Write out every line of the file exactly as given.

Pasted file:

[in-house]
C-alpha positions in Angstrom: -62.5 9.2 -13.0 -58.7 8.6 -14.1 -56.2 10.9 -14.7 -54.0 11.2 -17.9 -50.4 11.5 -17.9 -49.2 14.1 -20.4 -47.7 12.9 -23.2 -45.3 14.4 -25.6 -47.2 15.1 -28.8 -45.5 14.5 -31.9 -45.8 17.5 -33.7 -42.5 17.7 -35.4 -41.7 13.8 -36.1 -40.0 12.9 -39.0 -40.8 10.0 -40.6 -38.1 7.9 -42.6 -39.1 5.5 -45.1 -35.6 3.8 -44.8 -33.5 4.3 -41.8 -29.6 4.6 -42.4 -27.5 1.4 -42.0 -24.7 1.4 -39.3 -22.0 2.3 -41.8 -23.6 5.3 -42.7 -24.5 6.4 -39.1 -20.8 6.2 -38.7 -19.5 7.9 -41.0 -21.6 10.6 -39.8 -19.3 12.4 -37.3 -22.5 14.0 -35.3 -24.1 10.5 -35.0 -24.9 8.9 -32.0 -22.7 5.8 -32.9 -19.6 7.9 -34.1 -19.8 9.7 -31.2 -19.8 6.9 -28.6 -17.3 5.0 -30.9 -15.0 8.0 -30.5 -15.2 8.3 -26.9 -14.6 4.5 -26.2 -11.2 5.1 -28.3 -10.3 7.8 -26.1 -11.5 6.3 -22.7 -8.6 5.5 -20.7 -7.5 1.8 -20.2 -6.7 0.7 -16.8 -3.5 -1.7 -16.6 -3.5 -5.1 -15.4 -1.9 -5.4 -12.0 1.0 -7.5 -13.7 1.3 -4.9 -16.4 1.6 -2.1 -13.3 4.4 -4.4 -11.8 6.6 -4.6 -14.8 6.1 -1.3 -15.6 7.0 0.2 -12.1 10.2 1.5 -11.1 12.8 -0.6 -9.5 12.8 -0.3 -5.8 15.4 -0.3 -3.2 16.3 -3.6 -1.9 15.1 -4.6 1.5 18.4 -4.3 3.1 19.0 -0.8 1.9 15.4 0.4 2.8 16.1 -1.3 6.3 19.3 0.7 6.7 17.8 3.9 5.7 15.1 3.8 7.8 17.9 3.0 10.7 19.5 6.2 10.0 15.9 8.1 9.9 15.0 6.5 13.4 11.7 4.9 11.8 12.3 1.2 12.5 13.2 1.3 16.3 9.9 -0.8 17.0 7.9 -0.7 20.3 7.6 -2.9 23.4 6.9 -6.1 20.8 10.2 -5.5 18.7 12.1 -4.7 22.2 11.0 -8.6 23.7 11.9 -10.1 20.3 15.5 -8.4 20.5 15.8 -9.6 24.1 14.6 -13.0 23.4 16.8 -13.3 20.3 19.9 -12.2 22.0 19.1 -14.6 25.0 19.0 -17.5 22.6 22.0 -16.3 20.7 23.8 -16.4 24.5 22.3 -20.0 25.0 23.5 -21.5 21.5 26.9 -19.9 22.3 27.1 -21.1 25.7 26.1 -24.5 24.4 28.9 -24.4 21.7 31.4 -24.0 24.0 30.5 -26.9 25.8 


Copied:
[in-house]
C-alpha positions in Angstrom: -62.5 9.2 -13.0 -58.7 8.6 -14.1 -56.2 10.9 -14.7 -54.0 11.2 -17.9 -50.4 11.5 -17.9 -49.2 14.1 -20.4 -47.7 12.9 -23.2 -45.3 14.4 -25.6 -47.2 15.1 -28.8 -45.5 14.5 -31.9 -45.8 17.5 -33.7 -42.5 17.7 -35.4 -41.7 13.8 -36.1 -40.0 12.9 -39.0 -40.8 10.0 -40.6 -38.1 7.9 -42.6 -39.1 5.5 -45.1 -35.6 3.8 -44.8 -33.5 4.3 -41.8 -29.6 4.6 -42.4 -27.5 1.4 -42.0 -24.7 1.4 -39.3 -22.0 2.3 -41.8 -23.6 5.3 -42.7 -24.5 6.4 -39.1 -20.8 6.2 -38.7 -19.5 7.9 -41.0 -21.6 10.6 -39.8 -19.3 12.4 -37.3 -22.5 14.0 -35.3 -24.1 10.5 -35.0 -24.9 8.9 -32.0 -22.7 5.8 -32.9 -19.6 7.9 -34.1 -19.8 9.7 -31.2 -19.8 6.9 -28.6 -17.3 5.0 -30.9 -15.0 8.0 -30.5 -15.2 8.3 -26.9 -14.6 4.5 -26.2 -11.2 5.1 -28.3 -10.3 7.8 -26.1 -11.5 6.3 -22.7 -8.6 5.5 -20.7 -7.5 1.8 -20.2 -6.7 0.7 -16.8 -3.5 -1.7 -16.6 -3.5 -5.1 -15.4 -1.9 -5.4 -12.0 1.0 -7.5 -13.7 1.3 -4.9 -16.4 1.6 -2.1 -13.3 4.4 -4.4 -11.8 6.6 -4.6 -14.8 6.1 -1.3 -15.6 7.0 0.2 -12.1 10.2 1.5 -11.1 12.8 -0.6 -9.5 12.8 -0.3 -5.8 15.4 -0.3 -3.2 16.3 -3.6 -1.9 15.1 -4.6 1.5 18.4 -4.3 3.1 19.0 -0.8 1.9 15.4 0.4 2.8 16.1 -1.3 6.3 19.3 0.7 6.7 17.8 3.9 5.7 15.1 3.8 7.8 17.9 3.0 10.7 19.5 6.2 10.0 15.9 8.1 9.9 15.0 6.5 13.4 11.7 4.9 11.8 12.3 1.2 12.5 13.2 1.3 16.3 9.9 -0.8 17.0 7.9 -0.7 20.3 7.6 -2.9 23.4 6.9 -6.1 20.8 10.2 -5.5 18.7 12.1 -4.7 22.2 11.0 -8.6 23.7 11.9 -10.1 20.3 15.5 -8.4 20.5 15.8 -9.6 24.1 14.6 -13.0 23.4 16.8 -13.3 20.3 19.9 -12.2 22.0 19.1 -14.6 25.0 19.0 -17.5 22.6 22.0 -16.3 20.7 23.8 -16.4 24.5 22.3 -20.0 25.0 23.5 -21.5 21.5 26.9 -19.9 22.3 27.1 -21.1 25.7 26.1 -24.5 24.4 28.9 -24.4 21.7 31.4 -24.0 24.0 30.5 -26.9 25.8 